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This page is written by the game's inventor, Stephane Burkhart.


By Stephane Burkhart (© 2005 Burkhart)


"Cross3D Chess" is a 3D chess game where one tries to preserve the same principles as for the traditional 2D game, providing many more opportunities by the additional number of cubes controlled by the pieces on a 8x8x8 board.

The opponent pieces are located opposite to each other on table 1 and 8, with a cross pattern having the king as central point (justified by the analysis to follow).

Global displacement is dictated by that of the pawns which move towards the opponent, and by the final objective to trap the opponent king. Rules of promotion, of "prise en passant"  from the pawns are maintained, those of castling of the king and the rook too.

The opponent pieces being on a controlled cube can be made captive, the fellow pieces constitute an obstacle.

An analysis of the positions controlled by each piece compared to the 2D ones should allow us to evaluate their required number.


Zillions-of-Games realization with initial "cross" pattern


The Pieces are the usual ones with generalized movement in 3D as described by the rules below.

Two sets per color are required with one king and one pawn withdrawn from the game.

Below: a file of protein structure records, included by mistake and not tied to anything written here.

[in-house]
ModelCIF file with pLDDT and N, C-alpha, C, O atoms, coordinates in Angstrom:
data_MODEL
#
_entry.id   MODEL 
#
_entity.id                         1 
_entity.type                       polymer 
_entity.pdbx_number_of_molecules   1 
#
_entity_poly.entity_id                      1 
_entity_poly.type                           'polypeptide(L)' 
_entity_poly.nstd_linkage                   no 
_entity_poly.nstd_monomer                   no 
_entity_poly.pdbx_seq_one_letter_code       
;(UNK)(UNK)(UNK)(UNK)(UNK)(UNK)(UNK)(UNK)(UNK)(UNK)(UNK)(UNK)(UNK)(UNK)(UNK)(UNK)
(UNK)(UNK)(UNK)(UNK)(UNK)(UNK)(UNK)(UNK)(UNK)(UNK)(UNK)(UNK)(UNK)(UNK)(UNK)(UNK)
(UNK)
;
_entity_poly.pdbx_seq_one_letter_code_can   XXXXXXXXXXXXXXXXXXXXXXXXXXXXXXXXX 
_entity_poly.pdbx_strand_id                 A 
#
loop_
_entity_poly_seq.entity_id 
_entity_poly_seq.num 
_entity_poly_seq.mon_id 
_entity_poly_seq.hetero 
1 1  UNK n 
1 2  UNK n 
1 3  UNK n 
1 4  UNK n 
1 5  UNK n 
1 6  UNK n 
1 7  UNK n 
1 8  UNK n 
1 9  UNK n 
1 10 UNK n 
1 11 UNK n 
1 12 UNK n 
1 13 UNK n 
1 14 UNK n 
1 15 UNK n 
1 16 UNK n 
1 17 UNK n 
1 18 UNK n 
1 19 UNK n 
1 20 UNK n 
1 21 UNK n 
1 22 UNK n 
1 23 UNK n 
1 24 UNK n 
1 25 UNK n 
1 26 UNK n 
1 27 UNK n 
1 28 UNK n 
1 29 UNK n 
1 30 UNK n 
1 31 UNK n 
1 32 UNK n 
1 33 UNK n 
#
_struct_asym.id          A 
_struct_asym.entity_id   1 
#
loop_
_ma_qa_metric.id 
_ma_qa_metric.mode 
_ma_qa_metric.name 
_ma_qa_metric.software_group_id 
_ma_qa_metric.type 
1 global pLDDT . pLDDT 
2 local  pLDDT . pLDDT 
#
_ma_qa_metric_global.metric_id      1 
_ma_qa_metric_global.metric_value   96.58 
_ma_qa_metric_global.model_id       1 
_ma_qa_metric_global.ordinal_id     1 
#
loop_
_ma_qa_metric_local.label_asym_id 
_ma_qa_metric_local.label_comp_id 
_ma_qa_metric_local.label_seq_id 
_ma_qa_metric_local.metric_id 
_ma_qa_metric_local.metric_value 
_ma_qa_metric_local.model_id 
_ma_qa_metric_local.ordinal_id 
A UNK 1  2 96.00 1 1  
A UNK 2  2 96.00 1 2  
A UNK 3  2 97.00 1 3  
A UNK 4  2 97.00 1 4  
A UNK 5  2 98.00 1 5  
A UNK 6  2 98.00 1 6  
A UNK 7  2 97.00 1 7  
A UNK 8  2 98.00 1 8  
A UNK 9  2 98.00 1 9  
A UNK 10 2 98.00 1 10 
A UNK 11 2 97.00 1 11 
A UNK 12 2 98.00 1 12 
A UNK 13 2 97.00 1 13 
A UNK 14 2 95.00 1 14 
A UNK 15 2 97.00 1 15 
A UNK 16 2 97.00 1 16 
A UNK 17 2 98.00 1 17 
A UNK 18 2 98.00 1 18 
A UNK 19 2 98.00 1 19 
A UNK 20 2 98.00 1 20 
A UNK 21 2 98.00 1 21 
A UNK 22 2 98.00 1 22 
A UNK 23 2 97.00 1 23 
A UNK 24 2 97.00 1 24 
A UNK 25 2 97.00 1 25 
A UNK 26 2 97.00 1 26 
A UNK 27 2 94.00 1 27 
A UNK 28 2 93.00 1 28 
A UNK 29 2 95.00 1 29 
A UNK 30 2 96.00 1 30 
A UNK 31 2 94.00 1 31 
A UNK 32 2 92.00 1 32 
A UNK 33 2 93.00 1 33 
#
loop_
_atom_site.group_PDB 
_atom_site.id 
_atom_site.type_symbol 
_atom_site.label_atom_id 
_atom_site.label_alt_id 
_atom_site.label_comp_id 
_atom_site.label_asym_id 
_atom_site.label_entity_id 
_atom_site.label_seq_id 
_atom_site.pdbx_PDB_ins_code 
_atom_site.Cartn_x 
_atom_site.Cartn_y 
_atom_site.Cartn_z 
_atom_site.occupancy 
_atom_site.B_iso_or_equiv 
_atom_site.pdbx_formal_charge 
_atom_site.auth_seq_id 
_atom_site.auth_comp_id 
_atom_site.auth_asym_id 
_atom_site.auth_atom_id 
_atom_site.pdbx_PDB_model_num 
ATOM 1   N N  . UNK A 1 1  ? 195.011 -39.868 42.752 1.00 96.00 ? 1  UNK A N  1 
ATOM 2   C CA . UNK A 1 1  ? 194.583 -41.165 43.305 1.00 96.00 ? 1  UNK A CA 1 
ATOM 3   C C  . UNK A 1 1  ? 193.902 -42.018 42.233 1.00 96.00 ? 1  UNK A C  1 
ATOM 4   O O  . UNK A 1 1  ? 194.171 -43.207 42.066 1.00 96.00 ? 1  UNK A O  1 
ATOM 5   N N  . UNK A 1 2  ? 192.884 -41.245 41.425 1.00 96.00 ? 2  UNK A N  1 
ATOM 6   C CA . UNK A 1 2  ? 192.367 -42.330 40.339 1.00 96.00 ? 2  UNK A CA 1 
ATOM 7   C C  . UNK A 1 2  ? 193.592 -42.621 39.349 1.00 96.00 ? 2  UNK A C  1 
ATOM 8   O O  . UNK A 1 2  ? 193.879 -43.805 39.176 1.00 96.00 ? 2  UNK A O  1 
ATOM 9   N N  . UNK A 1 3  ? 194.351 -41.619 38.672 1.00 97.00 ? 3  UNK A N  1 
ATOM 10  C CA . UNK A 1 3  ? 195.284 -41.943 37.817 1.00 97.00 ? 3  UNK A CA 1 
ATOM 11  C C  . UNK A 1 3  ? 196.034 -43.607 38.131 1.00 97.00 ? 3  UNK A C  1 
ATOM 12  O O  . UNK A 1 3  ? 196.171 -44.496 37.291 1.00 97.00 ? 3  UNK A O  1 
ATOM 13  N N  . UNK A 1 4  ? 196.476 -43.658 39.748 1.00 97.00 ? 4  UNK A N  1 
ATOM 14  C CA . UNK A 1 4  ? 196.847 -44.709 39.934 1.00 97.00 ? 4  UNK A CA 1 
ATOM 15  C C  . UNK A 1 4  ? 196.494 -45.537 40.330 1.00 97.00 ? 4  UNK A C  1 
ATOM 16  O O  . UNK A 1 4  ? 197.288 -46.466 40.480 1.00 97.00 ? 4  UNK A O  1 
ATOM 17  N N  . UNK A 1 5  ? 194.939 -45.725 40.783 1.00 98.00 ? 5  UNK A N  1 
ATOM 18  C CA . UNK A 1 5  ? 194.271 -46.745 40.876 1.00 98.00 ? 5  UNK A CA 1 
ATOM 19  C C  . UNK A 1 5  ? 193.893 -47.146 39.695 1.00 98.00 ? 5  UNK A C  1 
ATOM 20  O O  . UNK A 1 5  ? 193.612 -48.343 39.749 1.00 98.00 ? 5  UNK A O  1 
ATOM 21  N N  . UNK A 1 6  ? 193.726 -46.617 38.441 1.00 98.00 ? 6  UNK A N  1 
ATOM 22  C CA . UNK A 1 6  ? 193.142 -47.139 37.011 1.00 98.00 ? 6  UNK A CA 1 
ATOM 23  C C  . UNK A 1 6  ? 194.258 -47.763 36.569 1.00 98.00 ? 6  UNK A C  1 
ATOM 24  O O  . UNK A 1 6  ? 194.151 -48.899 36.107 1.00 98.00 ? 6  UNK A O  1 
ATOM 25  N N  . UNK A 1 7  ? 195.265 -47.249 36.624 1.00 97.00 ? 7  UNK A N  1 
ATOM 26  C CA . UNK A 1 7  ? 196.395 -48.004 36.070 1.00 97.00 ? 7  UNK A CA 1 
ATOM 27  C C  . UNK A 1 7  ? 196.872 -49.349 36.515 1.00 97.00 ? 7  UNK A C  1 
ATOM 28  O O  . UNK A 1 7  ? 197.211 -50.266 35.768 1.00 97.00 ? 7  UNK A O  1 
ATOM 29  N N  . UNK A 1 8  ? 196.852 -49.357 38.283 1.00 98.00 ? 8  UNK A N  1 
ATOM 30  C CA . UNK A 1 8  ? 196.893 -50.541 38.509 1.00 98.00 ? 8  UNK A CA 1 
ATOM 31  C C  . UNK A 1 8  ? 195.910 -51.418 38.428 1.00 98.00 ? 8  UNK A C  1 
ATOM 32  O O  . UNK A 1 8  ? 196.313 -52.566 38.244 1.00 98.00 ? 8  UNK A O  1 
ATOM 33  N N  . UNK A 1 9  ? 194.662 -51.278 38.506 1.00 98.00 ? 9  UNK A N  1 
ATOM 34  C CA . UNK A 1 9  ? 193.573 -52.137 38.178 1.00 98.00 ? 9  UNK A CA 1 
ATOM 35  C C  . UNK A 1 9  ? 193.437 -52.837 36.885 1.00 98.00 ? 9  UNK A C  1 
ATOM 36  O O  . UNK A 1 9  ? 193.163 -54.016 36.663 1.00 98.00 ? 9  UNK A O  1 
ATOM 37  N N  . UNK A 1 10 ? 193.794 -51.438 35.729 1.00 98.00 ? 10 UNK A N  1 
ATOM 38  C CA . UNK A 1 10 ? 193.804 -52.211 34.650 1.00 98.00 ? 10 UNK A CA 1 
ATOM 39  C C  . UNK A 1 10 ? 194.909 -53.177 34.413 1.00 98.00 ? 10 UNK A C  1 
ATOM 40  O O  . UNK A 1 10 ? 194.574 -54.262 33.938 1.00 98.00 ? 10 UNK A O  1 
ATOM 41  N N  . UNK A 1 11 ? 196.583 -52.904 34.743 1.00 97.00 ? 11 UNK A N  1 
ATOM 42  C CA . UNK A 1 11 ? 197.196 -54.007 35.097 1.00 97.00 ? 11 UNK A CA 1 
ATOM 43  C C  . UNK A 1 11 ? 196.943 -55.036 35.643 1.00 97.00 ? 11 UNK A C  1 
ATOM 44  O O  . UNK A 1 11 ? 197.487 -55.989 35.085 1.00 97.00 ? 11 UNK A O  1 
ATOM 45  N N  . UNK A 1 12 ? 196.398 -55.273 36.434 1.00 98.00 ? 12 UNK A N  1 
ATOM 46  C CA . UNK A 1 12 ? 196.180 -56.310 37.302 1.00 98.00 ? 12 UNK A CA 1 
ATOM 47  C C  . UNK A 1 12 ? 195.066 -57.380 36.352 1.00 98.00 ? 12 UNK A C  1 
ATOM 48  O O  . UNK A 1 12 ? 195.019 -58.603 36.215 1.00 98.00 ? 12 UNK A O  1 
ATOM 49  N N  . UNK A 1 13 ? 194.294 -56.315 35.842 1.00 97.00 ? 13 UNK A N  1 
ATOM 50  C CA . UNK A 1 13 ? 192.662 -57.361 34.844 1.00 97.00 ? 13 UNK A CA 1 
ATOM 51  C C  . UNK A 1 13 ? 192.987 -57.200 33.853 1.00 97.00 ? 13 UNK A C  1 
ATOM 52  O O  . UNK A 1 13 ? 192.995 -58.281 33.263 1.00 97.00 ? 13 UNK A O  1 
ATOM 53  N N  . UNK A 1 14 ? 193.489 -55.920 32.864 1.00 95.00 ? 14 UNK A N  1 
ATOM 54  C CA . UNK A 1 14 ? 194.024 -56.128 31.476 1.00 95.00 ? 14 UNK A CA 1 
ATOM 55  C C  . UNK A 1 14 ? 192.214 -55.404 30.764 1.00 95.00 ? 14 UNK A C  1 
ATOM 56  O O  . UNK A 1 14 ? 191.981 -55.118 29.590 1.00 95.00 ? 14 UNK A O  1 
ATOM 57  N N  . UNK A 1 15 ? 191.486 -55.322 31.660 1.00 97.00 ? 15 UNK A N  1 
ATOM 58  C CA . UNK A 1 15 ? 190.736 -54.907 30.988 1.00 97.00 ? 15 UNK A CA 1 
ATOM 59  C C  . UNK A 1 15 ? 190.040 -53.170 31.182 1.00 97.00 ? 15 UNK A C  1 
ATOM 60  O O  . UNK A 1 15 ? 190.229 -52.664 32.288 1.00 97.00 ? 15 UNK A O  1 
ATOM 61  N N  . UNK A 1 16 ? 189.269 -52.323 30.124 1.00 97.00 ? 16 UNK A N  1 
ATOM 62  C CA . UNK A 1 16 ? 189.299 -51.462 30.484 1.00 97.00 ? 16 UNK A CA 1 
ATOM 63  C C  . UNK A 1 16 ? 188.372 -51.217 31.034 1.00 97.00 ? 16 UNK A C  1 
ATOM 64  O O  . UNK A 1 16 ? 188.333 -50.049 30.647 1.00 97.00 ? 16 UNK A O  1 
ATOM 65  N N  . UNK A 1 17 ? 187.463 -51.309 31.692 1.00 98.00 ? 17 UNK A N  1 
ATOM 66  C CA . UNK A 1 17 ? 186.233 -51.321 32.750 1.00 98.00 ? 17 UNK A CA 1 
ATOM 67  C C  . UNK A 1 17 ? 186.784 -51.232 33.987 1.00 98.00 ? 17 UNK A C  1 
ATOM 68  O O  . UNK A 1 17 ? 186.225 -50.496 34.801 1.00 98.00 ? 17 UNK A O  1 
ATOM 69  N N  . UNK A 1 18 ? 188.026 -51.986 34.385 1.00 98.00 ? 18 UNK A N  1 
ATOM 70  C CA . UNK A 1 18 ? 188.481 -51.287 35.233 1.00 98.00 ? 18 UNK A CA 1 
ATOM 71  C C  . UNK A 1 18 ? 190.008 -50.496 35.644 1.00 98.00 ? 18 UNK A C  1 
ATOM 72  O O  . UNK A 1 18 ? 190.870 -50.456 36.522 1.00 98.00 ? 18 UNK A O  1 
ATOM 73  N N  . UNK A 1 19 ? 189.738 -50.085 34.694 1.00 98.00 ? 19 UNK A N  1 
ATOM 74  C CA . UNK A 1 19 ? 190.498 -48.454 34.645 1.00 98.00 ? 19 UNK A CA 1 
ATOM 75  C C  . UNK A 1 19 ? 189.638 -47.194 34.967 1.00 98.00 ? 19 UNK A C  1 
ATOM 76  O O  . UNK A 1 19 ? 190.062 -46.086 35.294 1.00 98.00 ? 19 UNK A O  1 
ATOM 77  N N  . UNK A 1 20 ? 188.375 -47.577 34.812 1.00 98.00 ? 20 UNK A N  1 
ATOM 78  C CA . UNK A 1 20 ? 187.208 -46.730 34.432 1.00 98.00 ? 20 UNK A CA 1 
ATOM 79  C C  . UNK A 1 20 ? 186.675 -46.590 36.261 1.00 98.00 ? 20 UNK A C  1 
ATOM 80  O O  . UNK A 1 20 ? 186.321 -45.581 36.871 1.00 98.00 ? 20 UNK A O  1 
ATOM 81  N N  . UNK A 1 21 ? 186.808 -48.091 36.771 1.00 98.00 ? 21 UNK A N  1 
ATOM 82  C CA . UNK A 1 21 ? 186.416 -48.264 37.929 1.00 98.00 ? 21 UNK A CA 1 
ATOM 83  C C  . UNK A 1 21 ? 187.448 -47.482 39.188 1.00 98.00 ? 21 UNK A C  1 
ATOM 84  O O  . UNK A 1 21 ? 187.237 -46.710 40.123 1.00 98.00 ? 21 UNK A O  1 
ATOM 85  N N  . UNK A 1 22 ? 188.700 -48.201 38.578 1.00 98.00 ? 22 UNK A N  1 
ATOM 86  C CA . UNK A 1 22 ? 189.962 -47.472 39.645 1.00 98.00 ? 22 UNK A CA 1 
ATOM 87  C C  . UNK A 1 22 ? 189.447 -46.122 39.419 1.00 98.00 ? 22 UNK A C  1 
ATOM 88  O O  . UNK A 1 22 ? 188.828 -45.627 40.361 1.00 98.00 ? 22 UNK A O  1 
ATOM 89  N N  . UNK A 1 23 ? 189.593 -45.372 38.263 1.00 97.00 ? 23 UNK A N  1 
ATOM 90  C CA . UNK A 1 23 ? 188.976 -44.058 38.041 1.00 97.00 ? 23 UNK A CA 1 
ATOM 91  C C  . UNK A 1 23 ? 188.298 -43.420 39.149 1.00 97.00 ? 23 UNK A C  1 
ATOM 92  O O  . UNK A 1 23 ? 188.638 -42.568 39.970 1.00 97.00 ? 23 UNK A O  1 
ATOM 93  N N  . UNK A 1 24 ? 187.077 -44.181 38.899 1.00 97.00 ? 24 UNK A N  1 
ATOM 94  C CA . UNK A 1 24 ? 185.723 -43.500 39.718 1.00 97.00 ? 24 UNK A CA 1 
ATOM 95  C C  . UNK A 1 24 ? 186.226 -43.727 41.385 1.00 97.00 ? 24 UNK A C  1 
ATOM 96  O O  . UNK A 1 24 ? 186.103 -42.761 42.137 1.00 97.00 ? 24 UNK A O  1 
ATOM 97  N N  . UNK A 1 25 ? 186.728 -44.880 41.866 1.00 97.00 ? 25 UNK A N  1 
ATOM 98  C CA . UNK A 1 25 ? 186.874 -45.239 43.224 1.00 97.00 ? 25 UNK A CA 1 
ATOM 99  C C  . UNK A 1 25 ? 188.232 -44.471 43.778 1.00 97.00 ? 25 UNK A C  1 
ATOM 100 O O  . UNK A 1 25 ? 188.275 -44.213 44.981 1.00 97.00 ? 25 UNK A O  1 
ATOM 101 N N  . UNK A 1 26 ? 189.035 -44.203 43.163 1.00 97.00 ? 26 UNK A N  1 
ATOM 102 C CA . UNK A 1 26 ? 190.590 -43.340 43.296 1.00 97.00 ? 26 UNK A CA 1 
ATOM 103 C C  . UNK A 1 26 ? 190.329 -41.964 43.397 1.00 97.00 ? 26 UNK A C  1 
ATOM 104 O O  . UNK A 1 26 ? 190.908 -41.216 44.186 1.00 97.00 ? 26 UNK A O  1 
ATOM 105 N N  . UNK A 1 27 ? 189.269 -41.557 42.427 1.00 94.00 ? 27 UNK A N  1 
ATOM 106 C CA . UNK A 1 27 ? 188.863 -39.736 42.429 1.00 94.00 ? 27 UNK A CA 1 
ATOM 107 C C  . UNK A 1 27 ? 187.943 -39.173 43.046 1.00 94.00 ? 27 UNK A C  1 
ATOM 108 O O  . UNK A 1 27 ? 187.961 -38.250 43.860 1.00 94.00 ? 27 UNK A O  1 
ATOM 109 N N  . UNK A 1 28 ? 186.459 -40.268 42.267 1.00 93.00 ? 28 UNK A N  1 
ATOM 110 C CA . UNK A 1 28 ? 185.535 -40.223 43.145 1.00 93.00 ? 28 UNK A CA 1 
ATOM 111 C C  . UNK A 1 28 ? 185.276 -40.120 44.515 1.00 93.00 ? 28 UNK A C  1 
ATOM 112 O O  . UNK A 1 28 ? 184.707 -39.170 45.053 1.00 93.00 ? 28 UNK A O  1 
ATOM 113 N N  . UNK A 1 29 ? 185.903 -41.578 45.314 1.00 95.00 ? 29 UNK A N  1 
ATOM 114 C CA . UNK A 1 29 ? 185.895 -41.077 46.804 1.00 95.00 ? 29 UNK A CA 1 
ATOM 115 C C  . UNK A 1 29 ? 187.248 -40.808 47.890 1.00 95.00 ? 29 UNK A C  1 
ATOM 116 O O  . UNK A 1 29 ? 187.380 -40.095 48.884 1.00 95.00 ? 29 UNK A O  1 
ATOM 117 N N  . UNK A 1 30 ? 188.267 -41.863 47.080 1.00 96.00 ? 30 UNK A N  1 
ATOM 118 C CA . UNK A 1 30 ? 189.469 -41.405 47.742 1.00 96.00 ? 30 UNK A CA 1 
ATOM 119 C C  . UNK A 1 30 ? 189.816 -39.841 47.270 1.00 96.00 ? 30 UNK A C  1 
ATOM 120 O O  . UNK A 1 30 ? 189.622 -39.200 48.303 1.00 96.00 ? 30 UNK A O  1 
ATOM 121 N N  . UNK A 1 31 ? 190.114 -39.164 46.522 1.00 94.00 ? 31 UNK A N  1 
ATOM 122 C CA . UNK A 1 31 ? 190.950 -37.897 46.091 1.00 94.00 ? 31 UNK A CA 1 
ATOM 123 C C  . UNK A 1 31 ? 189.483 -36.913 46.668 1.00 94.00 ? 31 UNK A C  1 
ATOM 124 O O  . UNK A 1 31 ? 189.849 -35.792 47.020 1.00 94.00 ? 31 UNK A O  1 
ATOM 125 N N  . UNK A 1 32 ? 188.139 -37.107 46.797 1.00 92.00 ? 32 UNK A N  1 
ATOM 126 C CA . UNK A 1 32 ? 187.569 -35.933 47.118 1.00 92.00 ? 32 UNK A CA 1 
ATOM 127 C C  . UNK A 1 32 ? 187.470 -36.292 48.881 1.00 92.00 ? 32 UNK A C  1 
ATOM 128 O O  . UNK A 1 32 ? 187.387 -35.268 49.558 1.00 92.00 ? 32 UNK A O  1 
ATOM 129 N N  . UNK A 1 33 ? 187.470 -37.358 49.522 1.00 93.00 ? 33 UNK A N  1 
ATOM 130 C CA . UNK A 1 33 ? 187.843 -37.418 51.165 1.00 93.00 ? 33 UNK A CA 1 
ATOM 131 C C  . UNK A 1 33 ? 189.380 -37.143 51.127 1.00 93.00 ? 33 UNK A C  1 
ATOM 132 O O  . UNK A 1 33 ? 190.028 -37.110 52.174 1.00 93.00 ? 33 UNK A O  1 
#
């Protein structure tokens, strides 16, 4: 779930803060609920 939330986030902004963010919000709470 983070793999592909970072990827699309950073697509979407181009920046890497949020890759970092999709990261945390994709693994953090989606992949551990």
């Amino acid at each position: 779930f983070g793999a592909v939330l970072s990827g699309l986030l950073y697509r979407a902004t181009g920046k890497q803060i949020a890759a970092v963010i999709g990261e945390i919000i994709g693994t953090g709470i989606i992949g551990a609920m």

The grey pawns are neutral pieces not moving nor capturing, just there to block side attacks.



The king has got a one cube move in each direction: through faces and edges of the cubes. The faces include the outside ones, but also the interior ones constituting the bases of the pyramids having for summit the vertices of the cube (see the rook).

He cannot place himself as a prisoner, i.e. on a position controlled by the opponent.

In 2D, he controls at most 8 squares out of 64, that is to say 12.5% of the squares

In 3D, one counts 26 cubes (27-1) out of 512, that is to say 5.1% of the cubes

The ratio 3D/2D=40.6%

As we keep one king only, he is weakened.


Same displacement as the king but of an unspecified number of cubes or, from another viewpoint, as the rook and bishop joined together. See the Bishop and the Rook for the calculation details.

In 2D, she controls 27 squares out of 64, that is to say 42.2% of the squares

In 3D, she controls 86 cubes (39+21+26) out of 512, that is to say 16.8% of the cubes

The ratio 3D/2D=39.8%

By doubling the number of queens, that is to say two queens present per color, one practically restores the influence found in 2D.


The bishop moves through the edges (in 12 directions in 3D, 4 in 2D) to remain on his color.

In 2D, one counts 13 squares controlled out of 64, that is to say 20.3% of the squares.

In 3D, 39 cubes (3x13) on 512, that is to say 7.6% of the cubes.

The ratio 3D/2D=37.5%

Again, it is enough to double the number of bishop to have almost 80% of the influence in 2D.


The knight moves on a sphere of radius 5 (movement 2:1:0 in any direction). It can thus occupy:

In 2D, 8 squares out of 64, that is to say 12.5%.

In 3D, 24 cubes (3x8) on 512, that is to say 4.7%.

The ratio is 3D/2D=37.6%

Same conclusion: one can be satisfied to double the number of knights per color.


The rook moves through the facets of the cubes in 6 directions, but also through the base facets of the pyramids made up at the top from the vertices of the cubes, that is to say 8 new directions compared to the traditional rook.